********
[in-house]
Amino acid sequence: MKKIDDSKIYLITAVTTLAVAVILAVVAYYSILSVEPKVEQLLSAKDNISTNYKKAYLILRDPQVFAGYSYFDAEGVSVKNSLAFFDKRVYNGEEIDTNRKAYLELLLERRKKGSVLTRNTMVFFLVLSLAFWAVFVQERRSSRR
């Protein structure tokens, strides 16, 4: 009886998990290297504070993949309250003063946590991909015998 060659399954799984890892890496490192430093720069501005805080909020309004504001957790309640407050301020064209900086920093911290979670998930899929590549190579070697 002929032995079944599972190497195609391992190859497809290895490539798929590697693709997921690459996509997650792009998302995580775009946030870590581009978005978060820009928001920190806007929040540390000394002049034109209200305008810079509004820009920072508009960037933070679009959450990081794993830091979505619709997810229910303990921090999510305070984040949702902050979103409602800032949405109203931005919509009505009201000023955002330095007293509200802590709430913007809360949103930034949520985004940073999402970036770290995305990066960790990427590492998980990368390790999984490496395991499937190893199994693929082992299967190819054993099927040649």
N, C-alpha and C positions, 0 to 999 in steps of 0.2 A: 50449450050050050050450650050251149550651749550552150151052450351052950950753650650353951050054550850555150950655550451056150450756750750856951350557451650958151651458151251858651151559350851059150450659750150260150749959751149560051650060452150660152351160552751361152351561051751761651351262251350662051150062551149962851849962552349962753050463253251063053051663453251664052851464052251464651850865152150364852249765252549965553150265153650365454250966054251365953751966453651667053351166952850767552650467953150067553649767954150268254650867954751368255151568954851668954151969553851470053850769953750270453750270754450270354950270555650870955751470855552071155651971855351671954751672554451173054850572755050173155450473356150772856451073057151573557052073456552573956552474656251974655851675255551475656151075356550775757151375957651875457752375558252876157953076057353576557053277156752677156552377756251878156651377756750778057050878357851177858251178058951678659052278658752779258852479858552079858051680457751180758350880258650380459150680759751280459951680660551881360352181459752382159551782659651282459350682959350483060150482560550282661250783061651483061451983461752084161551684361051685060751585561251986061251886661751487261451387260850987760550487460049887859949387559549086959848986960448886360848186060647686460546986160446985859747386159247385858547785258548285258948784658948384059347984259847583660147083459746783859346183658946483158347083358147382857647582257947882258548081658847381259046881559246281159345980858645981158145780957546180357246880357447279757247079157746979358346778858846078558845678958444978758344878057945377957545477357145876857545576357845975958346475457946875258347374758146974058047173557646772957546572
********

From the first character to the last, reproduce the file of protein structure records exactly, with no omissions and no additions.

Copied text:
[in-house]
Amino acid sequence: MKKIDDSKIYLITAVTTLAVAVILAVVAYYSILSVEPKVEQLLSAKDNISTNYKKAYLILRDPQVFAGYSYFDAEGVSVKNSLAFFDKRVYNGEEIDTNRKAYLELLLERRKKGSVLTRNTMVFFLVLSLAFWAVFVQERRSSRR
């Protein structure tokens, strides 16, 4: 009886998990290297504070993949309250003063946590991909015998 060659399954799984890892890496490192430093720069501005805080909020309004504001957790309640407050301020064209900086920093911290979670998930899929590549190579070697 002929032995079944599972190497195609391992190859497809290895490539798929590697693709997921690459996509997650792009998302995580775009946030870590581009978005978060820009928001920190806007929040540390000394002049034109209200305008810079509004820009920072508009960037933070679009959450990081794993830091979505619709997810229910303990921090999510305070984040949702902050979103409602800032949405109203931005919509009505009201000023955002330095007293509200802590709430913007809360949103930034949520985004940073999402970036770290995305990066960790990427590492998980990368390790999984490496395991499937190893199994693929082992299967190819054993099927040649």
N, C-alpha and C positions, 0 to 999 in steps of 0.2 A: 50449450050050050050450650050251149550651749550552150151052450351052950950753650650353951050054550850555150950655550451056150450756750750856951350557451650958151651458151251858651151559350851059150450659750150260150749959751149560051650060452150660152351160552751361152351561051751761651351262251350662051150062551149962851849962552349962753050463253251063053051663453251664052851464052251464651850865152150364852249765252549965553150265153650365454250966054251365953751966453651667053351166952850767552650467953150067553649767954150268254650867954751368255151568954851668954151969553851470053850769953750270453750270754450270354950270555650870955751470855552071155651971855351671954751672554451173054850572755050173155450473356150772856451073057151573557052073456552573956552474656251974655851675255551475656151075356550775757151375957651875457752375558252876157953076057353576557053277156752677156552377756251878156651377756750778057050878357851177858251178058951678659052278658752779258852479858552079858051680457751180758350880258650380459150680759751280459951680660551881360352181459752382159551782659651282459350682959350483060150482560550282661250783061651483061451983461752084161551684361051685060751585561251986061251886661751487261451387260850987760550487460049887859949387559549086959848986960448886360848186060647686460546986160446985859747386159247385858547785258548285258948784658948384059347984259847583660147083459746783859346183658946483158347083358147382857647582257947882258548081658847381259046881559246281159345980858645981158145780957546180357246880357447279757247079157746979358346778858846078558845678958444978758344878057945377957545477357145876857545576357845975958346475457946875258347374758146974058047173557646772957546572